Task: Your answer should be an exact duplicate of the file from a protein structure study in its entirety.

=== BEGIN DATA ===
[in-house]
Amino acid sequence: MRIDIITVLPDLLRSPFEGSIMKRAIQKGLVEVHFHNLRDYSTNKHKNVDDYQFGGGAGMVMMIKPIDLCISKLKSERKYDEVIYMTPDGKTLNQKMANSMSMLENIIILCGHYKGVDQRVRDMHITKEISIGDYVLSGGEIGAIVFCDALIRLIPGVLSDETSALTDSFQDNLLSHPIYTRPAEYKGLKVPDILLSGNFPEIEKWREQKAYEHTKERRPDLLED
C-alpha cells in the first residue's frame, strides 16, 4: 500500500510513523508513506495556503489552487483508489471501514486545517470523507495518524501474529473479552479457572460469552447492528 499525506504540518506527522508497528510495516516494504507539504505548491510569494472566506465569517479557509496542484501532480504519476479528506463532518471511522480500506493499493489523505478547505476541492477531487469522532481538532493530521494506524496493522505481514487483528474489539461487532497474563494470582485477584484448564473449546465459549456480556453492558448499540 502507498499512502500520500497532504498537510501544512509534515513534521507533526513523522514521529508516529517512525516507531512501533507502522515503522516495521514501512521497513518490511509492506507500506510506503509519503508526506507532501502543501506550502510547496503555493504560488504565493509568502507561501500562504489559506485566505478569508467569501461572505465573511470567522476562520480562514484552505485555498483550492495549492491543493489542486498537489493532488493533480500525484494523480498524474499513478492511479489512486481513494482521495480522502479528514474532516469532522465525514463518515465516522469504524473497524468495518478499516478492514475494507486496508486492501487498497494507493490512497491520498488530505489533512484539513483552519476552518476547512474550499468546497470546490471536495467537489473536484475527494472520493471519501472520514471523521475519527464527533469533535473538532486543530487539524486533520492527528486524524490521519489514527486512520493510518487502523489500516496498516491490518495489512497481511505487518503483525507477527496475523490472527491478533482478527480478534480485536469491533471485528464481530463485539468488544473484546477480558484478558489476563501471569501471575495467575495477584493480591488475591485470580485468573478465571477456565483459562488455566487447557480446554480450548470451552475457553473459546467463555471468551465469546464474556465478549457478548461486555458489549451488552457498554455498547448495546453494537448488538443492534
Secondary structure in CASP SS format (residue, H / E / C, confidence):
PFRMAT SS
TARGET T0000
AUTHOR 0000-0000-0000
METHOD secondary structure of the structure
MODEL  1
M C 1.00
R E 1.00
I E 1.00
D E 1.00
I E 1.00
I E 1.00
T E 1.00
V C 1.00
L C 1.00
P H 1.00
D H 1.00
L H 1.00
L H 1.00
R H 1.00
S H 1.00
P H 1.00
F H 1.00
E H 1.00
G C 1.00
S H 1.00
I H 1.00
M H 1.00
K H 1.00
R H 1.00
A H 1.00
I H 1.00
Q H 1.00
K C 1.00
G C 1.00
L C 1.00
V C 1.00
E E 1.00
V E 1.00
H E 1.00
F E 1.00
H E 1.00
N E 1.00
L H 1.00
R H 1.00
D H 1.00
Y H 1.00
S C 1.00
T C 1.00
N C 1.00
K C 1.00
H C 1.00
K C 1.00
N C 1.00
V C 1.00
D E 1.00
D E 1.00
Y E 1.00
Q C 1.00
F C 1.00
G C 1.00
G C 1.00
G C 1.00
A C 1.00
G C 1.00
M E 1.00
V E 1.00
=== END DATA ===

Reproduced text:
[in-house]
Amino acid sequence: MRIDIITVLPDLLRSPFEGSIMKRAIQKGLVEVHFHNLRDYSTNKHKNVDDYQFGGGAGMVMMIKPIDLCISKLKSERKYDEVIYMTPDGKTLNQKMANSMSMLENIIILCGHYKGVDQRVRDMHITKEISIGDYVLSGGEIGAIVFCDALIRLIPGVLSDETSALTDSFQDNLLSHPIYTRPAEYKGLKVPDILLSGNFPEIEKWREQKAYEHTKERRPDLLED
C-alpha cells in the first residue's frame, strides 16, 4: 500500500510513523508513506495556503489552487483508489471501514486545517470523507495518524501474529473479552479457572460469552447492528 499525506504540518506527522508497528510495516516494504507539504505548491510569494472566506465569517479557509496542484501532480504519476479528506463532518471511522480500506493499493489523505478547505476541492477531487469522532481538532493530521494506524496493522505481514487483528474489539461487532497474563494470582485477584484448564473449546465459549456480556453492558448499540 502507498499512502500520500497532504498537510501544512509534515513534521507533526513523522514521529508516529517512525516507531512501533507502522515503522516495521514501512521497513518490511509492506507500506510506503509519503508526506507532501502543501506550502510547496503555493504560488504565493509568502507561501500562504489559506485566505478569508467569501461572505465573511470567522476562520480562514484552505485555498483550492495549492491543493489542486498537489493532488493533480500525484494523480498524474499513478492511479489512486481513494482521495480522502479528514474532516469532522465525514463518515465516522469504524473497524468495518478499516478492514475494507486496508486492501487498497494507493490512497491520498488530505489533512484539513483552519476552518476547512474550499468546497470546490471536495467537489473536484475527494472520493471519501472520514471523521475519527464527533469533535473538532486543530487539524486533520492527528486524524490521519489514527486512520493510518487502523489500516496498516491490518495489512497481511505487518503483525507477527496475523490472527491478533482478527480478534480485536469491533471485528464481530463485539468488544473484546477480558484478558489476563501471569501471575495467575495477584493480591488475591485470580485468573478465571477456565483459562488455566487447557480446554480450548470451552475457553473459546467463555471468551465469546464474556465478549457478548461486555458489549451488552457498554455498547448495546453494537448488538443492534
Secondary structure in CASP SS format (residue, H / E / C, confidence):
PFRMAT SS
TARGET T0000
AUTHOR 0000-0000-0000
METHOD secondary structure of the structure
MODEL  1
M C 1.00
R E 1.00
I E 1.00
D E 1.00
I E 1.00
I E 1.00
T E 1.00
V C 1.00
L C 1.00
P H 1.00
D H 1.00
L H 1.00
L H 1.00
R H 1.00
S H 1.00
P H 1.00
F H 1.00
E H 1.00
G C 1.00
S H 1.00
I H 1.00
M H 1.00
K H 1.00
R H 1.00
A H 1.00
I H 1.00
Q H 1.00
K C 1.00
G C 1.00
L C 1.00
V C 1.00
E E 1.00
V E 1.00
H E 1.00
F E 1.00
H E 1.00
N E 1.00
L H 1.00
R H 1.00
D H 1.00
Y H 1.00
S C 1.00
T C 1.00
N C 1.00
K C 1.00
H C 1.00
K C 1.00
N C 1.00
V C 1.00
D E 1.00
D E 1.00
Y E 1.00
Q C 1.00
F C 1.00
G C 1.00
G C 1.00
G C 1.00
A C 1.00
G C 1.00
M E 1.00
V E 1.00